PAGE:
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Grendel Critical Essay

832 words - 4 pages

John Gardner’s Grendel explores the life of an ambitious monster from childhood to adulthood. Grendel is separated from other living beings in the underworld where he and his mother live. After he realizes that there is an outside world, he longed to experience it; however, he is neither accepted by the animals or humans. He watches over the humans in amazement and disgust. He tortures, kills, and mocks them for being wasteful liars because the faults of human nature annoy him to the point of destruction. At the same time, Grendel recognizes the beauty and danger of humans, and has some of the same inner conflicts the men bear. His outward appearance becomes enough to draw a line between friend and enemy, and causes a division between two similar worlds of evil. As a monster, Grendel’s story of rejection, fascination with mankind, and cursed blood, illuminates the idea that there must be evil in society for the force of good to survive.
Grendel, a grotesque, infantile, yet intelligent monster could not rely on his mother to guide him through his journey from the mere into the outside world, so he did so alone only to awake to rejection. Grendel describes a time as a child when he adventured out of his mere and becomes trapped in a tree and looked for his mother, “but there was nothing, or, rather, there was everything but my mother” (Gardner 19). When he realized that he could not rely on his mother for everything, he loses a part of his innocence. Eventually a group of men found Grendel, and to his surprise he understood these strange men’s language. However, the humans could not understand the monster and attacked him. In the beginning, Grendel could not communicate with the world around him and wished to be like the humans. Humans are powerful, yet flawed with insularity. For example, when Grendel was still stuck in the tree and the men attacked him, the readers witness Grendel’s first retaliation towards humans. By bringing Grendel to violence, Hrothgar’s men killed his eager mind and created his monstrosity. “I was Grendel, Ruiner of Meadhalls, Wrecker of Kings” (Gardner 80). Fueled by rejection, Grendel kills and destroys lives because he believes there is no meaning to life.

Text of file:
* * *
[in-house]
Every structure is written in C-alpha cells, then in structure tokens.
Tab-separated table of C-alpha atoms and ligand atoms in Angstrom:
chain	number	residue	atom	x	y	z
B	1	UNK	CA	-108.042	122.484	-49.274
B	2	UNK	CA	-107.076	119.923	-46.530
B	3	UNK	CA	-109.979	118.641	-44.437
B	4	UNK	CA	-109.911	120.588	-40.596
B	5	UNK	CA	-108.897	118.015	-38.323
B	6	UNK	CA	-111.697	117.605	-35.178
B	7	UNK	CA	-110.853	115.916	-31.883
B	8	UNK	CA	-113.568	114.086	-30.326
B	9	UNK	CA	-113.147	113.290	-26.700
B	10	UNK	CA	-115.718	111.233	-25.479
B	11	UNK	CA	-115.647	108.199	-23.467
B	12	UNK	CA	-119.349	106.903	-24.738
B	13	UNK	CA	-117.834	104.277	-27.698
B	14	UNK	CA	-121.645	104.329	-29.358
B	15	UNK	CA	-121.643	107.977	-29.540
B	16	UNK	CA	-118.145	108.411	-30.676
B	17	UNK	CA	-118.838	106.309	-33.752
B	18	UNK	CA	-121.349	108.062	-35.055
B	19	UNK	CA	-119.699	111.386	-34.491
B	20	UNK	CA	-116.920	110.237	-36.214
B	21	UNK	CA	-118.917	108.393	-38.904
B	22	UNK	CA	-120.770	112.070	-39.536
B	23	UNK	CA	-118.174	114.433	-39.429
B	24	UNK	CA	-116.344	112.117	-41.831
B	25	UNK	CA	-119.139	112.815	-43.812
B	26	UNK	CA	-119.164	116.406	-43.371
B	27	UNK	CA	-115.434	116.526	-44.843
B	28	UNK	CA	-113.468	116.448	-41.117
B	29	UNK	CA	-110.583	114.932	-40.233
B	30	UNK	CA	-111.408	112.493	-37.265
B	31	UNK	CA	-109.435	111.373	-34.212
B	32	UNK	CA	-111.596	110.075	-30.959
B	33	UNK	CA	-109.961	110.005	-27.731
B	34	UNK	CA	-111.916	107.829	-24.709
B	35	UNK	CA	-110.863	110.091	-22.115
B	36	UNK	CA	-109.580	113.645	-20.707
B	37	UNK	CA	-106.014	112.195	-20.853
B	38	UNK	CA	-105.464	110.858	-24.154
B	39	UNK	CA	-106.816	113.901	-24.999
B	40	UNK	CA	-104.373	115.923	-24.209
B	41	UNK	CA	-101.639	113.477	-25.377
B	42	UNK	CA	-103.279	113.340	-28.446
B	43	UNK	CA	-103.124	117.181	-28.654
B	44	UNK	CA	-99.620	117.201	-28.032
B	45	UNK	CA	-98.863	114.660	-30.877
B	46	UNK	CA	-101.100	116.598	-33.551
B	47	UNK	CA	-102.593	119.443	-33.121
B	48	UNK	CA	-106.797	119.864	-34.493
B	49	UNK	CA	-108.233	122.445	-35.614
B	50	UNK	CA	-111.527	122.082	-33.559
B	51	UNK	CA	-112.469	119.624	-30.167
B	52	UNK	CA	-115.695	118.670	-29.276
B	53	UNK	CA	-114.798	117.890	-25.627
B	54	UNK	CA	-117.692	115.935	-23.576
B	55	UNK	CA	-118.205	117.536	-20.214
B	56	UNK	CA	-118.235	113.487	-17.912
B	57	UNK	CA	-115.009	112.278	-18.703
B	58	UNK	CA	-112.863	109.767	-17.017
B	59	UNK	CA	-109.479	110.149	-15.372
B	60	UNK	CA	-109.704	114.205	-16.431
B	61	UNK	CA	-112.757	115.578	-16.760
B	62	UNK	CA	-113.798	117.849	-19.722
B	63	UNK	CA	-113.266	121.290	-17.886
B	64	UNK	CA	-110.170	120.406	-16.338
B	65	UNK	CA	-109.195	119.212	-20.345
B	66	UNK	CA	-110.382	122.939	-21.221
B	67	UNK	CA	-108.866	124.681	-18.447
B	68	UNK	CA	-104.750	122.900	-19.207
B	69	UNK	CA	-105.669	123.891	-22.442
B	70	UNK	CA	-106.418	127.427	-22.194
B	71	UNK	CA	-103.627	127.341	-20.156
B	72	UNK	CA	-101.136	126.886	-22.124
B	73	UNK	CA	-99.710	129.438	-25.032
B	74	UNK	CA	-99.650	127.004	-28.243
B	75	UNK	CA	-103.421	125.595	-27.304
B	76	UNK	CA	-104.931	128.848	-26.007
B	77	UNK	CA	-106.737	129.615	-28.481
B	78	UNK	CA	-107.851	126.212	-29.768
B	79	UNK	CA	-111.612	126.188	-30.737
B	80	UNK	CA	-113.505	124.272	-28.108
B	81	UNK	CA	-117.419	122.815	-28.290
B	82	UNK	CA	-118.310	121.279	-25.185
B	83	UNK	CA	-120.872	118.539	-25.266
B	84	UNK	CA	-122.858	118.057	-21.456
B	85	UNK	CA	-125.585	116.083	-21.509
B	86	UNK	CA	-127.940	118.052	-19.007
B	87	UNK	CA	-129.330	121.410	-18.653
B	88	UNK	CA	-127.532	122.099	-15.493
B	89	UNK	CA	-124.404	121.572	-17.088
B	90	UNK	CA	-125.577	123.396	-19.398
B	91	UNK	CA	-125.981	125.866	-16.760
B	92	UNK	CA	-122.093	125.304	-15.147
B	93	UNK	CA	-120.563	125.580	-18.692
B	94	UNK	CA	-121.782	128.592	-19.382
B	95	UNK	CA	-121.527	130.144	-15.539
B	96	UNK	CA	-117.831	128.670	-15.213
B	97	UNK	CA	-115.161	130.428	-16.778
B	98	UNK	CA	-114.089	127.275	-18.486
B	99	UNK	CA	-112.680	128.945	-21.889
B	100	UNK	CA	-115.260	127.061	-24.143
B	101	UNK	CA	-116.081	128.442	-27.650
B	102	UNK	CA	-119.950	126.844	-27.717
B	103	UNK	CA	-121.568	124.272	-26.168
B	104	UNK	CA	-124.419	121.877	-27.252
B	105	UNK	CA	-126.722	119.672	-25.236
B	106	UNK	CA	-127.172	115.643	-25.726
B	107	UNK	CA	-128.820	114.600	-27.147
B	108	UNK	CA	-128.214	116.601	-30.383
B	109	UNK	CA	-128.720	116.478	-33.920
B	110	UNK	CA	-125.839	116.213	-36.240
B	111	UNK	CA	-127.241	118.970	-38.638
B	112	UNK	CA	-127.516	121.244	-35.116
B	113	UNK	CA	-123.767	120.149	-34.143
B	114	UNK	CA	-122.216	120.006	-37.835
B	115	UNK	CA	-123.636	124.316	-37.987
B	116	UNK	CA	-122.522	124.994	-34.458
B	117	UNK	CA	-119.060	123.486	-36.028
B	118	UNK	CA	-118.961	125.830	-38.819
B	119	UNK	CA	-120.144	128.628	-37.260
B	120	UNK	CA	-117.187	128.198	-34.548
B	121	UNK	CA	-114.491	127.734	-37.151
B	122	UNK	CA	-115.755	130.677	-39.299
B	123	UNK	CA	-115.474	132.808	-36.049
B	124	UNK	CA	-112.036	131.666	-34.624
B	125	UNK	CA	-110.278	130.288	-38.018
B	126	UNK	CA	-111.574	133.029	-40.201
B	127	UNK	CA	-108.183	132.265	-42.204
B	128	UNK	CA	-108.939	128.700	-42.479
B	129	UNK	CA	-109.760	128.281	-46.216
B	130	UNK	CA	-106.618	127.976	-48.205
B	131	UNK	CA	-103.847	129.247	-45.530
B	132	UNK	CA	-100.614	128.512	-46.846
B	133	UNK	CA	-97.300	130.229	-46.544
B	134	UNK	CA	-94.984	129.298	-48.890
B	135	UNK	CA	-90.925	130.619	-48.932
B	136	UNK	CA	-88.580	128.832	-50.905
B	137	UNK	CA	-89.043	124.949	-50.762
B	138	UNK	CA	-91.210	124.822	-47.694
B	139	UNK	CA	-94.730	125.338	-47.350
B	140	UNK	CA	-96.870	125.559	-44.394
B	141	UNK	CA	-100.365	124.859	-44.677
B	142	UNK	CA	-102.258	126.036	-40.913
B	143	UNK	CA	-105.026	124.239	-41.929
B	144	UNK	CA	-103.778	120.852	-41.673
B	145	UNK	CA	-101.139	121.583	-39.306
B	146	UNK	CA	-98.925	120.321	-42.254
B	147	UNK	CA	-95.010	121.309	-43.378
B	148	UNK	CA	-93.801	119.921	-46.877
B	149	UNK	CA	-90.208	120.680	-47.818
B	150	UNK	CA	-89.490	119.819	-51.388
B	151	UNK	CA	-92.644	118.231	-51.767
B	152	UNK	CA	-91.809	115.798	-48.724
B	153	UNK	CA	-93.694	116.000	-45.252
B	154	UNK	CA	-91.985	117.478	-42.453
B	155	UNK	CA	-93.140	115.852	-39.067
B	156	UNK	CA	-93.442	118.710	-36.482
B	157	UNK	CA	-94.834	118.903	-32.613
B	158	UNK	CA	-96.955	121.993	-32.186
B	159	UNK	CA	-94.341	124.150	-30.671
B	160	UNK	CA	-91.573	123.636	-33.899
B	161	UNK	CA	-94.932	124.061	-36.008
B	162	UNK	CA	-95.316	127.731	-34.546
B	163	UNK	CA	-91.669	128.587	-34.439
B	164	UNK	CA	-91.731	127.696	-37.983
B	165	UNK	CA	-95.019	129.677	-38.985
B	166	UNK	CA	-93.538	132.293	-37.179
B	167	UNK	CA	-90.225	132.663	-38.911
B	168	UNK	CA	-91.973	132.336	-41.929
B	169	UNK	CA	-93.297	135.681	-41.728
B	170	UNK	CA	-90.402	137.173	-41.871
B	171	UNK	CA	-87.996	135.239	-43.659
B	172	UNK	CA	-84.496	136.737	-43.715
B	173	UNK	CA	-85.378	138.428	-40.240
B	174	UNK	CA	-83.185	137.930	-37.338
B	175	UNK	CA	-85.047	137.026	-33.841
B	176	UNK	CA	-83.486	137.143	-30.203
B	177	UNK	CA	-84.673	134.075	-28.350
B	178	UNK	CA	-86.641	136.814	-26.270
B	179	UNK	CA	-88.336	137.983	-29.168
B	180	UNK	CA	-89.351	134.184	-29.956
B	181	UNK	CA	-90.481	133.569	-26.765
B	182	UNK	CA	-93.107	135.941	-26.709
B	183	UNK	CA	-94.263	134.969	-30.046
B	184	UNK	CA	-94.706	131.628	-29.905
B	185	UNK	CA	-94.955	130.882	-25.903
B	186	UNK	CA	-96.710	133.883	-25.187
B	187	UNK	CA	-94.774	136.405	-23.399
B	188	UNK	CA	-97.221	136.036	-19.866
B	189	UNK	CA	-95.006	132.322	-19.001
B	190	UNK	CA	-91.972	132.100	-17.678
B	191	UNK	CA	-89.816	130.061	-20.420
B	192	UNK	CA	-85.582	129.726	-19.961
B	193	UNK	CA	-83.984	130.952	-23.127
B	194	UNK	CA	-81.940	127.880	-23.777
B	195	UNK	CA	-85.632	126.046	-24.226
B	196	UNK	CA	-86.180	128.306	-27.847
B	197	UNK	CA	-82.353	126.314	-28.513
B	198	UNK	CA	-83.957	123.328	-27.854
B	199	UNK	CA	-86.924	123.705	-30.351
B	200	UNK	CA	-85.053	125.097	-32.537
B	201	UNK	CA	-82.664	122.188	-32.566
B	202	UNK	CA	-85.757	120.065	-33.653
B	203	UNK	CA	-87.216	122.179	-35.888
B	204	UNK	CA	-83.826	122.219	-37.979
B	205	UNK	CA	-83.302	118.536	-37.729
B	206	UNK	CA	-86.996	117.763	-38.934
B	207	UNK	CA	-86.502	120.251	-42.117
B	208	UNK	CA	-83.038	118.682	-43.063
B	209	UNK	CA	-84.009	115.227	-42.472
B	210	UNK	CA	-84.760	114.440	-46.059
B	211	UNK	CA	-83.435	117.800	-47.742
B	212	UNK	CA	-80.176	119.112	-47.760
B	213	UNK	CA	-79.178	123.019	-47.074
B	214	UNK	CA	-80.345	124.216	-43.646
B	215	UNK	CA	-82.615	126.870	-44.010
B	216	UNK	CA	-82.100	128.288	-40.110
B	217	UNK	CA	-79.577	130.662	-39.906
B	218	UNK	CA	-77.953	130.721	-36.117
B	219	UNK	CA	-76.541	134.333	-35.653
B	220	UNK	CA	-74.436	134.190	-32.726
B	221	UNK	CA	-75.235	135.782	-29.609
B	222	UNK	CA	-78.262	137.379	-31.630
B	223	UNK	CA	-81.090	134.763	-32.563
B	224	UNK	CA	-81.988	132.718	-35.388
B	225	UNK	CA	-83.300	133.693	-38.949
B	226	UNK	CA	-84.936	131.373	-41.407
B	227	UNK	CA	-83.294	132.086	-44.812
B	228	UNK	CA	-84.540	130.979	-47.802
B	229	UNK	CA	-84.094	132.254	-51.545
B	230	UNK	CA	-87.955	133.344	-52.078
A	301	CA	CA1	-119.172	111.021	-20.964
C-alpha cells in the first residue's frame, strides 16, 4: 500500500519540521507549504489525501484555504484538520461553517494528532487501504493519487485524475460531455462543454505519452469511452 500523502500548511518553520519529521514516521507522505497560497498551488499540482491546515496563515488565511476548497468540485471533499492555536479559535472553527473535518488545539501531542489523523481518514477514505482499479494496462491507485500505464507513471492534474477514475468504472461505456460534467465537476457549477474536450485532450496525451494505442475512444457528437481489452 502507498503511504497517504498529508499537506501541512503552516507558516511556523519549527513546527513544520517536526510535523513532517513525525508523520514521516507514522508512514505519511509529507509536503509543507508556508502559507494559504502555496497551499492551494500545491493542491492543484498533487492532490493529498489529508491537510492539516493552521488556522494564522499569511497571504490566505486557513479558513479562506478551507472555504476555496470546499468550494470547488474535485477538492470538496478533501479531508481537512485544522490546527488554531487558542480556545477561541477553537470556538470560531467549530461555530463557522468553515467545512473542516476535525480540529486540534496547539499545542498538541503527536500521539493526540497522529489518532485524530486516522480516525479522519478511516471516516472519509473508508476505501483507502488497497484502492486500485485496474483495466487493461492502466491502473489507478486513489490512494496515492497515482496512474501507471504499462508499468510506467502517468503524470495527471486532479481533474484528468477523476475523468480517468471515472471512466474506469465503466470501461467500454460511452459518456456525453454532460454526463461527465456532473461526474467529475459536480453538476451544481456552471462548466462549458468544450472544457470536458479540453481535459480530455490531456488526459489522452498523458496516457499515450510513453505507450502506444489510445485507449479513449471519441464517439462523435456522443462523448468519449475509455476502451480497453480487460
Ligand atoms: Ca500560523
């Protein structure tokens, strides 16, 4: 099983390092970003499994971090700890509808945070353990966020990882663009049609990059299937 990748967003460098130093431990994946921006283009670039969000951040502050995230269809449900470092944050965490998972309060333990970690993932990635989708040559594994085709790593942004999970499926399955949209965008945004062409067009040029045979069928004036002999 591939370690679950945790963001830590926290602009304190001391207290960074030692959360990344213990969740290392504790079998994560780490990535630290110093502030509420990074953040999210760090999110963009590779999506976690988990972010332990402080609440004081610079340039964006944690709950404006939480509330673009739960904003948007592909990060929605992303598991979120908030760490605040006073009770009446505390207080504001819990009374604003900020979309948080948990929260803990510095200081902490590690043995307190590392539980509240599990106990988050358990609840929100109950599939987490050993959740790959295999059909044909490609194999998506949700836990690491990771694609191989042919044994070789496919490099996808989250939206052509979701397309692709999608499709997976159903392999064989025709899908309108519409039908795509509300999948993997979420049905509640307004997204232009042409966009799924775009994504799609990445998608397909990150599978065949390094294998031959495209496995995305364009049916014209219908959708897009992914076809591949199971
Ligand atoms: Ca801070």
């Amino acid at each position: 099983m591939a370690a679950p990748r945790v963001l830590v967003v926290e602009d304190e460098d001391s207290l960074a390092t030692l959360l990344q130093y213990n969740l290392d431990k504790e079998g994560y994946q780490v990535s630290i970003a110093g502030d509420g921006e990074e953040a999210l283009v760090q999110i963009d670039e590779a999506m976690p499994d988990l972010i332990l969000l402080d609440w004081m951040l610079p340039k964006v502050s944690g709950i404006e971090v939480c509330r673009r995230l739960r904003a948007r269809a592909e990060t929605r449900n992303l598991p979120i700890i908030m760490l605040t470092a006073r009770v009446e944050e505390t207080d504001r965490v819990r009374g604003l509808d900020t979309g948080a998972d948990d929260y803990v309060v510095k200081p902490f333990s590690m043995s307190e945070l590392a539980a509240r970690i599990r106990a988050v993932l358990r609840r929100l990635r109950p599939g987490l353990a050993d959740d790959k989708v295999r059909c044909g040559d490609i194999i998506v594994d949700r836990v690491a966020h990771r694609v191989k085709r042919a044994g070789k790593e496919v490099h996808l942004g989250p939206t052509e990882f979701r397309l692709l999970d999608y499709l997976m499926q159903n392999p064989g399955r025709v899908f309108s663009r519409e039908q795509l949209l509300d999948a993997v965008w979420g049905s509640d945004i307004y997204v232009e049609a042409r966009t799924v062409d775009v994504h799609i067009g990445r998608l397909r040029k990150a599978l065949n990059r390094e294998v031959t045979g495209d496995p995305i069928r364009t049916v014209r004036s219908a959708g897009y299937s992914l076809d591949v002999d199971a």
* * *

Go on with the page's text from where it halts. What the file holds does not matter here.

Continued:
Impelled by isolation, Grendel is looking for a place to belong. His disconnection from life encourages him to watch over the humans, almost to the point of obsession. It is through this...

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